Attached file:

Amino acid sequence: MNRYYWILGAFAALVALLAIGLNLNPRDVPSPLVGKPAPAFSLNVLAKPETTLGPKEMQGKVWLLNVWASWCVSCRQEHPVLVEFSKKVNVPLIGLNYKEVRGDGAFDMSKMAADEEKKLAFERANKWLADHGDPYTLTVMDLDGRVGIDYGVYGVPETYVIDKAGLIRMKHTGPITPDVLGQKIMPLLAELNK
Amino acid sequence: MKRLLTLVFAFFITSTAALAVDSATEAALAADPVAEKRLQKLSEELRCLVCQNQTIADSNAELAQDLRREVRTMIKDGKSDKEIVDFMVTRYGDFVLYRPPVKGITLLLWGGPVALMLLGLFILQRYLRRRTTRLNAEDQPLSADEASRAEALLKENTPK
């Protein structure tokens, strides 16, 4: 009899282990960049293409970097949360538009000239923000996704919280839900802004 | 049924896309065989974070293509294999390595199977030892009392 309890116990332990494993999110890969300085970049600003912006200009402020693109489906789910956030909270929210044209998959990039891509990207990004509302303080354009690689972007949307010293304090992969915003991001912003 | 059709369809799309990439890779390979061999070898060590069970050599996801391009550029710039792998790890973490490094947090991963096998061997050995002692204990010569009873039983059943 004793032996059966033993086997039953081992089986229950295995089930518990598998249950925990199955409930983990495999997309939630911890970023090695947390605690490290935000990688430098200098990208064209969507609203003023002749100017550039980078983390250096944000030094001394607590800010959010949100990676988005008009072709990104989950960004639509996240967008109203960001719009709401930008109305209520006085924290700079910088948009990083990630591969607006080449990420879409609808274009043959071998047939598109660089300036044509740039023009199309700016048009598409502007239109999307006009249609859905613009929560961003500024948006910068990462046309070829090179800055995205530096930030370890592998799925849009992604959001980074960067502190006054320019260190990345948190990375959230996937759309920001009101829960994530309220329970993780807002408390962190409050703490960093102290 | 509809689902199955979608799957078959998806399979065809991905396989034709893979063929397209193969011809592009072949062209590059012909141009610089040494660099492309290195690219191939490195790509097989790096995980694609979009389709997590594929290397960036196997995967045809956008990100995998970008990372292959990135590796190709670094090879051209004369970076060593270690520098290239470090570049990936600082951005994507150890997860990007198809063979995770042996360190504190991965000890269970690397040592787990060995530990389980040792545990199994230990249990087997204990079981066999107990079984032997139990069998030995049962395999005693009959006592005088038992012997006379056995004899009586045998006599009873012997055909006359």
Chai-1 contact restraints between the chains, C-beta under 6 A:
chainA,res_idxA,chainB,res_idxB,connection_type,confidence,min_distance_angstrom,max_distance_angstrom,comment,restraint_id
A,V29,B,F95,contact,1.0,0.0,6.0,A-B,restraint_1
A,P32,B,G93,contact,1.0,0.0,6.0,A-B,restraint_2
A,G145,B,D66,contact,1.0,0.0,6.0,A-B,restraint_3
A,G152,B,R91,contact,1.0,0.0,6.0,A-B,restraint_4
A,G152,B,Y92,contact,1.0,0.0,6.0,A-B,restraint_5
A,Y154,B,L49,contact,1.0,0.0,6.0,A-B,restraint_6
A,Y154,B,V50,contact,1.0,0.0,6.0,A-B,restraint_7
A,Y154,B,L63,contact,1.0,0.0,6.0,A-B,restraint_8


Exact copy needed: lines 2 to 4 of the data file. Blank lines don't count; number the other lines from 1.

Amino acid sequence: MKRLLTLVFAFFITSTAALAVDSATEAALAADPVAEKRLQKLSEELRCLVCQNQTIADSNAELAQDLRREVRTMIKDGKSDKEIVDFMVTRYGDFVLYRPPVKGITLLLWGGPVALMLLGLFILQRYLRRRTTRLNAEDQPLSADEASRAEALLKENTPK
């Protein structure tokens, strides 16, 4: 009899282990960049293409970097949360538009000239923000996704919280839900802004 | 049924896309065989974070293509294999390595199977030892009392 309890116990332990494993999110890969300085970049600003912006200009402020693109489906789910956030909270929210044209998959990039891509990207990004509302303080354009690689972007949307010293304090992969915003991001912003 | 059709369809799309990439890779390979061999070898060590069970050599996801391009550029710039792998790890973490490094947090991963096998061997050995002692204990010569009873039983059943 004793032996059966033993086997039953081992089986229950295995089930518990598998249950925990199955409930983990495999997309939630911890970023090695947390605690490290935000990688430098200098990208064209969507609203003023002749100017550039980078983390250096944000030094001394607590800010959010949100990676988005008009072709990104989950960004639509996240967008109203960001719009709401930008109305209520006085924290700079910088948009990083990630591969607006080449990420879409609808274009043959071998047939598109660089300036044509740039023009199309700016048009598409502007239109999307006009249609859905613009929560961003500024948006910068990462046309070829090179800055995205530096930030370890592998799925849009992604959001980074960067502190006054320019260190990345948190990375959230996937759309920001009101829960994530309220329970993780807002408390962190409050703490960093102290 | 509809689902199955979608799957078959998806399979065809991905396989034709893979063929397209193969011809592009072949062209590059012909141009610089040494660099492309290195690219191939490195790509097989790096995980694609979009389709997590594929290397960036196997995967045809956008990100995998970008990372292959990135590796190709670094090879051209004369970076060593270690520098290239470090570049990936600082951005994507150890997860990007198809063979995770042996360190504190991965000890269970690397040592787990060995530990389980040792545990199994230990249990087997204990079981066999107990079984032997139990069998030995049962395999005693009959006592005088038992012997006379056995004899009586045998006599009873012997055909006359």
Chai-1 contact restraints between the chains, C-beta under 6 A: